• Alex
      February 6 2017

      Hey Noel, you are so welcome! Right now, the next fight is HR Bill 622, introduced by the same Utah Legislator who introduced (and later killed) Bill 621. It’s another bill designed to chip away at federal public land. I have my alarm set to call his office today!

      I would LOVE to see Yellowstone someday.

  • Cate
    February 3 2017

    Thank you Alex for writing about conservation and the environment on your blog! It is so important to protect the earth, especially now with our new administration! I honestly haven’t visited many parks, but your list was inspiring! Keep up the great work girl!
    Cate recently posted..Inciting Wanderlust: Favorite Travel Books and Movies

    • Alex
      February 6 2017

      You are so welcome Cate! I didn’t start really prioritizing them until years and years into my travels — now I can’t wait to make up for lost time. First, fighting HR Bill 622!

  • Stephanie
    February 3 2017

    YES!! Thank you for this! Is it possible that you and I share a brain? I’ve been focusing quite a bit of time and energy on this issue as well as a few others that you’ve been talking about on your other platforms. It’s so comforting to see other travelers and adventurists speaking up about issues that matter. You’re totally right- where our land is concerned these pieces of legislation are absolutely nonpartisan. I’ve spent the last month visiting some of the most beautiful parks I’ve ever seen right here in our own backyard (if you haven’t been to Bryce or Zion- get there asap!). Our National Parks are some of our greatest treasures and one of my main reasons for traveling so much within the good ol USA. Keep fighting the good fight! If there comes a time where chaining ourselves to the trees is necessary, I’ll be right there with ya!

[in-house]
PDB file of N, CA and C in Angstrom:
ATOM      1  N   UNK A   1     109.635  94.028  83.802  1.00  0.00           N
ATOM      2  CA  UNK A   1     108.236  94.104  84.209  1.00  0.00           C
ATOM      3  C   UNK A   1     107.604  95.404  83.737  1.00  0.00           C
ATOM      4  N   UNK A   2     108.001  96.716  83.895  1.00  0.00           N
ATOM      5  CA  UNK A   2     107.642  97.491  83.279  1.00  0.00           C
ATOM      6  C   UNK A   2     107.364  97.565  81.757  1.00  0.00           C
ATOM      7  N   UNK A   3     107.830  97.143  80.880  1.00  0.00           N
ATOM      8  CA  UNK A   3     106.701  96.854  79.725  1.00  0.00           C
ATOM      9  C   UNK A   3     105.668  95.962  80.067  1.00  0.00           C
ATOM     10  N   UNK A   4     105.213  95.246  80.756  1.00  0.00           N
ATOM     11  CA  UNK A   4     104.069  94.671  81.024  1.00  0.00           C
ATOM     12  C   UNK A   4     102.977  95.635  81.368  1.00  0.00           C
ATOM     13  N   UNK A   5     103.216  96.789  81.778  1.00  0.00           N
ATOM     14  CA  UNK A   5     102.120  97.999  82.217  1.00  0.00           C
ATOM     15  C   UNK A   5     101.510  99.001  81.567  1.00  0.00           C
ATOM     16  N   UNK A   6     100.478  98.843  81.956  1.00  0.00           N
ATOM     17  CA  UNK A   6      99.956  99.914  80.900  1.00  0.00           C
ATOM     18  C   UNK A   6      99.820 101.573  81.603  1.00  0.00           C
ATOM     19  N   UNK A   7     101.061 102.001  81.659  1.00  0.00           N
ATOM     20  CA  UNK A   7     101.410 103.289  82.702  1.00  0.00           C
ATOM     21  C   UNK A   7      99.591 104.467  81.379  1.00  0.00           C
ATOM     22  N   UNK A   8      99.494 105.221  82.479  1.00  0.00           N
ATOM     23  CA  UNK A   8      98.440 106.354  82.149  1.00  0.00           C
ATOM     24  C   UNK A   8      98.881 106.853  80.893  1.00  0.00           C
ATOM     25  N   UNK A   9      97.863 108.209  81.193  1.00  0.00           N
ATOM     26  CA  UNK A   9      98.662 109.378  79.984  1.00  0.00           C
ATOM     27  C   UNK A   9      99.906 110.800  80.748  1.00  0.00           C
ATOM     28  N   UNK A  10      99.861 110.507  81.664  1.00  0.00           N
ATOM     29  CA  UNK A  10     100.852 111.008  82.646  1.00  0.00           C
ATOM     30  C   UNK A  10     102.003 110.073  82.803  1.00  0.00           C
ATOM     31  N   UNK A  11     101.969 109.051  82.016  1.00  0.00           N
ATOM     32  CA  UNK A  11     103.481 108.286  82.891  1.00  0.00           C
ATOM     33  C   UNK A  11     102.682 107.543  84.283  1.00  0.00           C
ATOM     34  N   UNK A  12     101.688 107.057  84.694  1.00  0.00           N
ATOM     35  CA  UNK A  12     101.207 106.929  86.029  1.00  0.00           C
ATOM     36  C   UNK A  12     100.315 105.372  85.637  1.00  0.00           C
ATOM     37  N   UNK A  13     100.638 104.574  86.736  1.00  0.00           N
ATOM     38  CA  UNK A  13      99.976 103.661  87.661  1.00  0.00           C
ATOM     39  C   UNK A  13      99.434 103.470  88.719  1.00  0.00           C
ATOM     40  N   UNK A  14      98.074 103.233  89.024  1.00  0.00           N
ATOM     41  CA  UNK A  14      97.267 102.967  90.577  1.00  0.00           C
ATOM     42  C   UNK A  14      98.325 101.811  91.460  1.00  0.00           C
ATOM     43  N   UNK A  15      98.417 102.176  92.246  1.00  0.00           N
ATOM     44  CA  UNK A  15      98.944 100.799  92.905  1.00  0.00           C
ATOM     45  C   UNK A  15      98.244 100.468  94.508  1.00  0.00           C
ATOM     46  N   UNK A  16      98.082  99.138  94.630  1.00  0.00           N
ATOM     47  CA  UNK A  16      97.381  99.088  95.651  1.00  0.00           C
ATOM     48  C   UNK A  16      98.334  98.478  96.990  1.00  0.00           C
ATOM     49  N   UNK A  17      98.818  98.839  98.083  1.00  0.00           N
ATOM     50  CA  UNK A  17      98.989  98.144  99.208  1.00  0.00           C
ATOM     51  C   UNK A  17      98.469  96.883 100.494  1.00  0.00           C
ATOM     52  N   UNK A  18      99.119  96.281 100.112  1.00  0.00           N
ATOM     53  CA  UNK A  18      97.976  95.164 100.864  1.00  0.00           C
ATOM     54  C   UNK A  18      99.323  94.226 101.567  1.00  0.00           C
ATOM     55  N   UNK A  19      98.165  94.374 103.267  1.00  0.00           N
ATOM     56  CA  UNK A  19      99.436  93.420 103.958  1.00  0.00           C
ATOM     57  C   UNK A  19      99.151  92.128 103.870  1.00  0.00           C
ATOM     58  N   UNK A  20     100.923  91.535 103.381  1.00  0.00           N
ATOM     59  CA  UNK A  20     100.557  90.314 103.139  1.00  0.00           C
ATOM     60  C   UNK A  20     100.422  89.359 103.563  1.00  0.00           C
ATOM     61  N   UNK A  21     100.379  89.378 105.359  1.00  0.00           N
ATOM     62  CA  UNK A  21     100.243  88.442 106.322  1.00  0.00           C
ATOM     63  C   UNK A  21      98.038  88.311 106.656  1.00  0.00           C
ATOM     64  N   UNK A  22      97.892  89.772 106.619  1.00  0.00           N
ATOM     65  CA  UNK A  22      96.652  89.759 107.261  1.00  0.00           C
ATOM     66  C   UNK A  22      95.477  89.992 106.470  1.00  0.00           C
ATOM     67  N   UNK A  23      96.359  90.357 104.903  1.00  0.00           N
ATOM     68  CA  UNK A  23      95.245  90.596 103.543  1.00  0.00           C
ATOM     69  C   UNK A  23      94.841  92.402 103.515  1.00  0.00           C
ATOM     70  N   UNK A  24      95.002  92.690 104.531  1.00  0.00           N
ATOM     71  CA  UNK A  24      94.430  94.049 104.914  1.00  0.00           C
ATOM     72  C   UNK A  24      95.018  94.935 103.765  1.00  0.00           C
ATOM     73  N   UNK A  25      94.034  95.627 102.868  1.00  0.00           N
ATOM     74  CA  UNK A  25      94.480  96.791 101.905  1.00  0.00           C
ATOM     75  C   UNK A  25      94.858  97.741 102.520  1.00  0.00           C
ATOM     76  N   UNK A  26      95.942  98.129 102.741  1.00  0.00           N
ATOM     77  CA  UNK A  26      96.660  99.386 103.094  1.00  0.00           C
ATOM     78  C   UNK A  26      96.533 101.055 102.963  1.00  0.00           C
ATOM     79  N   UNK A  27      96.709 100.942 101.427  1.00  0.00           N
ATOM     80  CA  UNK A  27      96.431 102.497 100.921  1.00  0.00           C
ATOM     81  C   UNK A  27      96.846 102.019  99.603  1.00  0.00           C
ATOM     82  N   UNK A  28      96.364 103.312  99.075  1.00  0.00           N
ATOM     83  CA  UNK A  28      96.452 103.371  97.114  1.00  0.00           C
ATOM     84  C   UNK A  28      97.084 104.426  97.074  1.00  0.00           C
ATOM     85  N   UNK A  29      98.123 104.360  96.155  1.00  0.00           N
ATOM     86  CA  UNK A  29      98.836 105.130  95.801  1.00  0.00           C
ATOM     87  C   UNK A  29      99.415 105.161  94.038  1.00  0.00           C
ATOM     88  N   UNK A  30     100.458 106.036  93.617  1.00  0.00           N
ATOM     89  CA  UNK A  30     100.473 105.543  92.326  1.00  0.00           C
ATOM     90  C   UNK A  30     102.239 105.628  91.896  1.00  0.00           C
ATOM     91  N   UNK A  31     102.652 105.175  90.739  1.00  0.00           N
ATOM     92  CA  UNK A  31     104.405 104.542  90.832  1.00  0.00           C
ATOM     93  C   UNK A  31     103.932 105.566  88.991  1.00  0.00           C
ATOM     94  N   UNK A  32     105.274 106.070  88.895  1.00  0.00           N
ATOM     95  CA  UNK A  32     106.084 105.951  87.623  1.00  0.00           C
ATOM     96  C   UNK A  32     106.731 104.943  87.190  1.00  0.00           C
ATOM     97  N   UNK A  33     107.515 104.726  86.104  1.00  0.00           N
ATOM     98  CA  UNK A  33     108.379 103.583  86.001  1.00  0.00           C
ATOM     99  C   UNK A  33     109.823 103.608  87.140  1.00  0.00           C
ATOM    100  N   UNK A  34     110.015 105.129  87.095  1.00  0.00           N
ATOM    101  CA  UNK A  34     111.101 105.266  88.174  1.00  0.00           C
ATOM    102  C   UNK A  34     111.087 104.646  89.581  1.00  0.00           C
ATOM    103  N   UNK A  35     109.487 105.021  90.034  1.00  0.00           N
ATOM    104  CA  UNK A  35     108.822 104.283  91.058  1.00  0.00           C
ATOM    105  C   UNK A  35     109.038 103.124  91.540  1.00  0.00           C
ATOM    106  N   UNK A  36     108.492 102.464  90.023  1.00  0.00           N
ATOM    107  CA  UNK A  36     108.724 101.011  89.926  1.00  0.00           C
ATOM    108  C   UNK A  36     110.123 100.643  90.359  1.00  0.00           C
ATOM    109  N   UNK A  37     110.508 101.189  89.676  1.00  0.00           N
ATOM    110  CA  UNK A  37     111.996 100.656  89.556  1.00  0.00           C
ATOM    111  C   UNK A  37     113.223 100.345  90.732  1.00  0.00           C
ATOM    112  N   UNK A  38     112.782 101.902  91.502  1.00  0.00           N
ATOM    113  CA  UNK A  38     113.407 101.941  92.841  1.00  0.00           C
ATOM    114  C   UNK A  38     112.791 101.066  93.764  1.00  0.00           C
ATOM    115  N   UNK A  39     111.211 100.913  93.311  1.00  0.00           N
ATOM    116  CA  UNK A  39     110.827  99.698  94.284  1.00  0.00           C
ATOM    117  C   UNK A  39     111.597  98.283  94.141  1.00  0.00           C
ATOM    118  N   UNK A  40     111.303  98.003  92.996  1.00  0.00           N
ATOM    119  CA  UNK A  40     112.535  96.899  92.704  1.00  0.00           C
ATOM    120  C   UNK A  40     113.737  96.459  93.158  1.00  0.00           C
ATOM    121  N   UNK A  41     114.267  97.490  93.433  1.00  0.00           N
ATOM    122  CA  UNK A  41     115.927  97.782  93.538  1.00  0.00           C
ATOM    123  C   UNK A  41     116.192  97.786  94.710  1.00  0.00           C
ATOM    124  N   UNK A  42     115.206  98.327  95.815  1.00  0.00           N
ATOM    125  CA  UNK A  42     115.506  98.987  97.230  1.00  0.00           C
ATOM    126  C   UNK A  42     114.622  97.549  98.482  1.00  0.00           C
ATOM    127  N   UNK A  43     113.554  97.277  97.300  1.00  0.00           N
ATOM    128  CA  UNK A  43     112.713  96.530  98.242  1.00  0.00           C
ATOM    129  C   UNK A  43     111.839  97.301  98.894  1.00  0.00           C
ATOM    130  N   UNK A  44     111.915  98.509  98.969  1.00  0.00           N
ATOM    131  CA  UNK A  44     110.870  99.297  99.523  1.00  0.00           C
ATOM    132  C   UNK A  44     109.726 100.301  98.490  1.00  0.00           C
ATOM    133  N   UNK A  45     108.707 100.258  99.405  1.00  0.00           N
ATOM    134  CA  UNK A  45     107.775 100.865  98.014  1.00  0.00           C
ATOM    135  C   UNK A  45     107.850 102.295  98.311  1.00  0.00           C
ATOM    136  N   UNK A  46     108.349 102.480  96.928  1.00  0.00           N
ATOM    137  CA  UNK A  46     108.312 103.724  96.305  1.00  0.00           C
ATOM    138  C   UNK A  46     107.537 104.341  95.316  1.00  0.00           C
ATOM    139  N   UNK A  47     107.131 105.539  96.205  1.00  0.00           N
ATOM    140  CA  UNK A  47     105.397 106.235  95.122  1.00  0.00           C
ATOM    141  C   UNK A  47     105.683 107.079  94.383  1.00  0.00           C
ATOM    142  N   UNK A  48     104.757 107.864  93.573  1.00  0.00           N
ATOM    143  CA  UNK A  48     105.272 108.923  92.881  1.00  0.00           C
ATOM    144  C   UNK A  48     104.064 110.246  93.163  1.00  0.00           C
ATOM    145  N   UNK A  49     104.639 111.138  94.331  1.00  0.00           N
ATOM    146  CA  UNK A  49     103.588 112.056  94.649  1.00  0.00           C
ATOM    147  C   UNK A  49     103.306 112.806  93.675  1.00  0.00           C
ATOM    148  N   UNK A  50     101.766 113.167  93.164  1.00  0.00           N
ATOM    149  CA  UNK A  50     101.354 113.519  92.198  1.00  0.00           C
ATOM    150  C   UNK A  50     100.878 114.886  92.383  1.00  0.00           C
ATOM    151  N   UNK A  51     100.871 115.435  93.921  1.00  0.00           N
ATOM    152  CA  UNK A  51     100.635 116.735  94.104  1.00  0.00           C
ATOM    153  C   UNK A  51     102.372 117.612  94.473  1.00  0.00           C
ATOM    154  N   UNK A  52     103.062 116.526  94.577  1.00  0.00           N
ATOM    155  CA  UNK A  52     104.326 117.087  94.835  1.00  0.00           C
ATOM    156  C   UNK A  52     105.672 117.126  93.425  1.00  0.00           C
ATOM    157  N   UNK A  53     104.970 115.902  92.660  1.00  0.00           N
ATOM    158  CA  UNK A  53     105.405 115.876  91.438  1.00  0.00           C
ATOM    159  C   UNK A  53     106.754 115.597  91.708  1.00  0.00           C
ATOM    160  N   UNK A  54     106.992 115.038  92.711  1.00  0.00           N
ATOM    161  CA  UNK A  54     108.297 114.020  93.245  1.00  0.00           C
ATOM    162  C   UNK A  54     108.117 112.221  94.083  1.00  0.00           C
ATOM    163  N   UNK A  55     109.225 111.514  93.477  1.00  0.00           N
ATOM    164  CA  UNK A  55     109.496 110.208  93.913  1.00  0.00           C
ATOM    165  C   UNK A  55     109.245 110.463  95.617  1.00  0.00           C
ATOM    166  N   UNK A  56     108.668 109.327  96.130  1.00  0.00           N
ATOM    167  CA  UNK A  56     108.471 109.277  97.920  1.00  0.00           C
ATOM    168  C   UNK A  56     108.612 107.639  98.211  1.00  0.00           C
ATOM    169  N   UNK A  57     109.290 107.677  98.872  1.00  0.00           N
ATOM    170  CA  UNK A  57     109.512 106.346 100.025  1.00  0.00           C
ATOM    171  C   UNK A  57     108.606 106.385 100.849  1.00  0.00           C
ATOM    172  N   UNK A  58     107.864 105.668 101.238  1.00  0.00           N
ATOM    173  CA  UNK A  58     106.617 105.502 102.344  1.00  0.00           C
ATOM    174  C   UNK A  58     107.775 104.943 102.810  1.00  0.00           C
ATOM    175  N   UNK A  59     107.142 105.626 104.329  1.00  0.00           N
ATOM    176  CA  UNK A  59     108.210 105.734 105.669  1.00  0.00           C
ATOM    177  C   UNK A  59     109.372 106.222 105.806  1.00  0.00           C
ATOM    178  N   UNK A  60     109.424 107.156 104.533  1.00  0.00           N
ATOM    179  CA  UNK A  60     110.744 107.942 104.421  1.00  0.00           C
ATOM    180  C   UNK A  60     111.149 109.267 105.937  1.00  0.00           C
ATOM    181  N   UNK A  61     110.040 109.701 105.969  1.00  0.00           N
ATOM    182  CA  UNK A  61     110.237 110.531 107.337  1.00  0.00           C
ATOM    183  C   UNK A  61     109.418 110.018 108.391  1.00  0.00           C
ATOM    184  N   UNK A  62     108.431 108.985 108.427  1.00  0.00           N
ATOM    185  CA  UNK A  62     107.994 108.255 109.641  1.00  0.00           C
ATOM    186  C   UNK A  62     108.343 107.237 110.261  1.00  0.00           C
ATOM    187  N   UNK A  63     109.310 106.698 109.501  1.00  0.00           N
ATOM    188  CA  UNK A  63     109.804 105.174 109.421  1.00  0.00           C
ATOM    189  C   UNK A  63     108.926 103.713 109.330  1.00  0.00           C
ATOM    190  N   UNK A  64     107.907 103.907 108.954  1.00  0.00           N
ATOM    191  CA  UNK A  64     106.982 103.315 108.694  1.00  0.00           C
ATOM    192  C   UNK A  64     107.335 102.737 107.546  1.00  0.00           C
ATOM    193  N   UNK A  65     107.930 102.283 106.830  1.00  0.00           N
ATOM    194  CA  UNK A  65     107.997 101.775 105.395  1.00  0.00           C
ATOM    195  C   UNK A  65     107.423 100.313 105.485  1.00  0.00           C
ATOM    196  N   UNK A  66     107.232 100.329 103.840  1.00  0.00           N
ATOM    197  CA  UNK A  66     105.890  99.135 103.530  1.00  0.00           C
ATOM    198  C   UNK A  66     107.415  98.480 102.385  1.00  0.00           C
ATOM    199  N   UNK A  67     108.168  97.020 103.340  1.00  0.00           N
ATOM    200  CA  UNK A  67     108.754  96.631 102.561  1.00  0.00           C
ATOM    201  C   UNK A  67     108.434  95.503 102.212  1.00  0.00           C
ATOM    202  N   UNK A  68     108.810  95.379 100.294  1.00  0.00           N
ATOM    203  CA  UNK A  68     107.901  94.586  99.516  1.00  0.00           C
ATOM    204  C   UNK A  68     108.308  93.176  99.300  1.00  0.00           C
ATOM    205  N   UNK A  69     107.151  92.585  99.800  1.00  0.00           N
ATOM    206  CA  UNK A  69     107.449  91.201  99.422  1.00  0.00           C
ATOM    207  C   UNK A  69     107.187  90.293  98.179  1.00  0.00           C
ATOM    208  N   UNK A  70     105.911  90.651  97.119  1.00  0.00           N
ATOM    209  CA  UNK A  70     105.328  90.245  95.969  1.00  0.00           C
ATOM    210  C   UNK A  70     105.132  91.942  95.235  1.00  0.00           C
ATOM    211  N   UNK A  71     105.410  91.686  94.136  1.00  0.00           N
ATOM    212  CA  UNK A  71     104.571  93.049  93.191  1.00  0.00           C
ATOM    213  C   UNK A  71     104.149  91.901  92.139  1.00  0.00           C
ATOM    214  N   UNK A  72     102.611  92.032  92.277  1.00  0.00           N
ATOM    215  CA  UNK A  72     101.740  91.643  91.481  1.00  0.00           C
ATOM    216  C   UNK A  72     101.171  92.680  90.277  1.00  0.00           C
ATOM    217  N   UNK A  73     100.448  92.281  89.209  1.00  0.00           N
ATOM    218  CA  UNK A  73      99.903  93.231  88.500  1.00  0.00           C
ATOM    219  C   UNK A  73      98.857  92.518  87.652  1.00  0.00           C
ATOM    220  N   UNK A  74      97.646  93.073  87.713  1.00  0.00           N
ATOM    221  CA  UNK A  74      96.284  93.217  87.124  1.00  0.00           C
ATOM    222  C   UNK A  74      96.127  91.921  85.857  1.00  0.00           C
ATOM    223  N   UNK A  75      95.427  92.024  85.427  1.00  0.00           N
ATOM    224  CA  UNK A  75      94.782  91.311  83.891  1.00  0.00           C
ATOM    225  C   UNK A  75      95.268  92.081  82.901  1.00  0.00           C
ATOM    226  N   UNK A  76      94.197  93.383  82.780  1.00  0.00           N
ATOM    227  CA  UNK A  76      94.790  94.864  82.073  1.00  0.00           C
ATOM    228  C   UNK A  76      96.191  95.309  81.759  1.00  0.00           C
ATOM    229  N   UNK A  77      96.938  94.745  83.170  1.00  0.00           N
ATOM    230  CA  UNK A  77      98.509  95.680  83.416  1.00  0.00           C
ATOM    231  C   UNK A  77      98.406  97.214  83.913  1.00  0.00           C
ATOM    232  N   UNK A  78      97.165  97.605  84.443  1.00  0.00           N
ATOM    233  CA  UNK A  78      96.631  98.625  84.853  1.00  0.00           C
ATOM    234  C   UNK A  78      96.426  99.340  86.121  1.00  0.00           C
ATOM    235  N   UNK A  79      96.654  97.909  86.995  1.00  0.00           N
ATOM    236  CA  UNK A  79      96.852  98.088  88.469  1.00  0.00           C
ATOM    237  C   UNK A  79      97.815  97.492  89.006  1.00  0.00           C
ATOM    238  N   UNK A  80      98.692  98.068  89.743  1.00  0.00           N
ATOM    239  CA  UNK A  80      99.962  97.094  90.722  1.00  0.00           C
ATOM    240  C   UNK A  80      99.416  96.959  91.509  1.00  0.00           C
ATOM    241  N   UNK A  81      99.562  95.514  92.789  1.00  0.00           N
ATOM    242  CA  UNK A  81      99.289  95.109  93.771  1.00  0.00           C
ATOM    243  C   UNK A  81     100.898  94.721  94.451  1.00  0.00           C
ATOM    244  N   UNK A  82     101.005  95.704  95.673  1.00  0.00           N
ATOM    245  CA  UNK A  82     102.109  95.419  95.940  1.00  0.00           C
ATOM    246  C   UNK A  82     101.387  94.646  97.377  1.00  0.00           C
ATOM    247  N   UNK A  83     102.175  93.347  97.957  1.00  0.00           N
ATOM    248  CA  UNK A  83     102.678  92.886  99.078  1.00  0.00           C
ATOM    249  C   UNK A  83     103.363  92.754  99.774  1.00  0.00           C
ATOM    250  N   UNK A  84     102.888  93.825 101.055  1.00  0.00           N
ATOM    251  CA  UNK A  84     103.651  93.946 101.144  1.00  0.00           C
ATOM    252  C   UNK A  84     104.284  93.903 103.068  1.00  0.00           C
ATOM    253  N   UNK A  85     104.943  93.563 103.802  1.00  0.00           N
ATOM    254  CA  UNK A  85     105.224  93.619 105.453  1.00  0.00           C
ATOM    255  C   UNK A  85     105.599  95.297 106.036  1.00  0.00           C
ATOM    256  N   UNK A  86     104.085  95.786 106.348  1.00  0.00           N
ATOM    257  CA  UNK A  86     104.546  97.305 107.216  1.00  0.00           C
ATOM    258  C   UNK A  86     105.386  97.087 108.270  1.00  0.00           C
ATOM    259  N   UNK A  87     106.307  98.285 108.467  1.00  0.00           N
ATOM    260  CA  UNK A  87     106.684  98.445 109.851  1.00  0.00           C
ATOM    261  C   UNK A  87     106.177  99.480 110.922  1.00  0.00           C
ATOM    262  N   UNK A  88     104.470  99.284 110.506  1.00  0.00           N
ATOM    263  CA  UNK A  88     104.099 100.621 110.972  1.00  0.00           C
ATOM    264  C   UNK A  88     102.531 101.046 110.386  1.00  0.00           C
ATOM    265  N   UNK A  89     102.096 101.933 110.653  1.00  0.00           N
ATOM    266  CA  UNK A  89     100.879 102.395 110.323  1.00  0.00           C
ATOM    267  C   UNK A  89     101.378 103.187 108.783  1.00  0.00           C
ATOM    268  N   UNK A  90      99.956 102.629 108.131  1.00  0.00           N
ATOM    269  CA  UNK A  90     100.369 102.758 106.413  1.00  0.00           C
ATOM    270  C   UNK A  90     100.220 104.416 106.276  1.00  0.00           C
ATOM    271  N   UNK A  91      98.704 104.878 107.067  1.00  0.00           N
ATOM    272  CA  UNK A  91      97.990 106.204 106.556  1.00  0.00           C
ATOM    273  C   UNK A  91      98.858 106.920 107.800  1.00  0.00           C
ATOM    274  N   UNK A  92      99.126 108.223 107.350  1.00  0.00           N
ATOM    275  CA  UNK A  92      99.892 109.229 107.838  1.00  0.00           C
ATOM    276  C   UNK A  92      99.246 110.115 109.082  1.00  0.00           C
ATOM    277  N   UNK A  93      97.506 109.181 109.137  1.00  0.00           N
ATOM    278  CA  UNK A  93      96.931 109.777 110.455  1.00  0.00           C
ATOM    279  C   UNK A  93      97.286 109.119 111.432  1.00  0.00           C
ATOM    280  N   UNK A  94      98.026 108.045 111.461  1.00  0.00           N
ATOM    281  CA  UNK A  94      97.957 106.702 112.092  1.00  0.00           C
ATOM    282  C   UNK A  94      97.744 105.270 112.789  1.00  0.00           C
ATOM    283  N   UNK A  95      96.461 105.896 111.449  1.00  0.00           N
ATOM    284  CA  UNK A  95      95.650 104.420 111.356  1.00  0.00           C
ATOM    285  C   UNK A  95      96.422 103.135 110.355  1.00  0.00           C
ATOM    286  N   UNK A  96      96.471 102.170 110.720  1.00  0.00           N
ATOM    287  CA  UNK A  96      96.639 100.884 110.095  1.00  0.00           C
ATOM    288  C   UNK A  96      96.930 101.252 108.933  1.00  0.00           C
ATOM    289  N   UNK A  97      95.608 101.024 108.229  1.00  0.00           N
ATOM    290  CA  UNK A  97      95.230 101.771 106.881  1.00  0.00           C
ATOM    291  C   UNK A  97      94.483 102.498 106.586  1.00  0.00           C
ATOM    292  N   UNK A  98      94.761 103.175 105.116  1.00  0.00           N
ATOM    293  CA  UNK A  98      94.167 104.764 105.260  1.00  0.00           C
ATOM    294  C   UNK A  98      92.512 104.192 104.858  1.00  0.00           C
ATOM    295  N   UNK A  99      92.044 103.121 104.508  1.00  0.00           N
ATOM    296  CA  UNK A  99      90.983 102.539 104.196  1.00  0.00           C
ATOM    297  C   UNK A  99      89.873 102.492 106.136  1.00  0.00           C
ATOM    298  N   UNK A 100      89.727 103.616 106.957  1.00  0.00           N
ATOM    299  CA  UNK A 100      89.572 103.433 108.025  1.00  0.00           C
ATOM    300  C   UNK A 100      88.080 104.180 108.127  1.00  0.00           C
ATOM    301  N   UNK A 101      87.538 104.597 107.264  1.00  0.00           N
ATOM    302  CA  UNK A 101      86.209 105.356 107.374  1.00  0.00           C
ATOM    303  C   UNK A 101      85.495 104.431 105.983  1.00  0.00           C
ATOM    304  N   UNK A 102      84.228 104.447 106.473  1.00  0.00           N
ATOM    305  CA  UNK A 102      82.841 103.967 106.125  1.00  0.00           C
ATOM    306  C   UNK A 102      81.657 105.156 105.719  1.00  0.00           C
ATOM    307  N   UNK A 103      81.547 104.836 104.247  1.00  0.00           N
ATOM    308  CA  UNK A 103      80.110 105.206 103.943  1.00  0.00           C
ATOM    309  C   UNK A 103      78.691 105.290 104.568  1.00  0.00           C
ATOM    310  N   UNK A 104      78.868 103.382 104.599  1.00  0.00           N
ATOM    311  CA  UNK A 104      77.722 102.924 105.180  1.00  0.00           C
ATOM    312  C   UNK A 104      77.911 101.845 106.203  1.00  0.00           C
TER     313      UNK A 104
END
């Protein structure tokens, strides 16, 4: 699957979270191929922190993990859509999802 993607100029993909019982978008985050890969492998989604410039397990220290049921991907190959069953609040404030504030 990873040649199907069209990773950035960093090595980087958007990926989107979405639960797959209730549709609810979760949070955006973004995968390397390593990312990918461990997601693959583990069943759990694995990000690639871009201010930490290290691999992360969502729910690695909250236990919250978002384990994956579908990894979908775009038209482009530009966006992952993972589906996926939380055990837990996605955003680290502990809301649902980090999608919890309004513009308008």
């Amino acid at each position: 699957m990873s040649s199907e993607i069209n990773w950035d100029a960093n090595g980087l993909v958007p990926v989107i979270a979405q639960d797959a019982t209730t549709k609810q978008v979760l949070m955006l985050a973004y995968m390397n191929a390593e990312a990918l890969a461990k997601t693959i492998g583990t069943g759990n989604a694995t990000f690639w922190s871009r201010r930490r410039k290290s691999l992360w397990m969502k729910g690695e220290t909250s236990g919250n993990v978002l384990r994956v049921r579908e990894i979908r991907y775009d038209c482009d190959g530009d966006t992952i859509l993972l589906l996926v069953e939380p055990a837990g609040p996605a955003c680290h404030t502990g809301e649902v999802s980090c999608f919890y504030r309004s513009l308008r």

• Alex
      February 6 2017

      Brain sharing is a very real possibility 🙂 In this very divisive time I find it so comforting to focus on an issue like this that so many diverse groups of people come together on. I really respect the work that the hunting and fishing enthusiasts of this country have done here, and it makes me look at hunting, which I’ve always felt a little morally ambiguous about, in a very new light. Here’s to keeping it wild!

  • Jen Ambrose
    February 3 2017

    Thank you for posting this! I share your love for national parks and am so sad to see everything that’s going on. 🙁
    Jen Ambrose recently posted..15 Totally Unique Airbnb Rentals for Under $50

    • Alex
      February 6 2017

      I have found the most comforting and uplifting thing to be taking gentle action 🙂 Hence, my writing this post… it was very cathartic. It’s like that saying, “don’t agonize, organize.”

  • Sarah
    February 3 2017

    Great post! The National Parks belong to all of us. I would add Yosemite and Yellowstone to your list as well…simply amazing!

    • Alex
      February 6 2017

      Oh of course, all the big rockstar parks are absolutely on my list! I know that a BIG trip out West is in my future, someday… I hope an adorable camper outfitted with an office is part of the equation 😉

  • Carly
    February 3 2017

    Yes! This is one of the big issues that has inspired and motivated me to become more educated (and more involved) in politics and our political process. Keep our National Parks and public lands protected, wild, and accessible to all. Couldn’t agree more. Great post!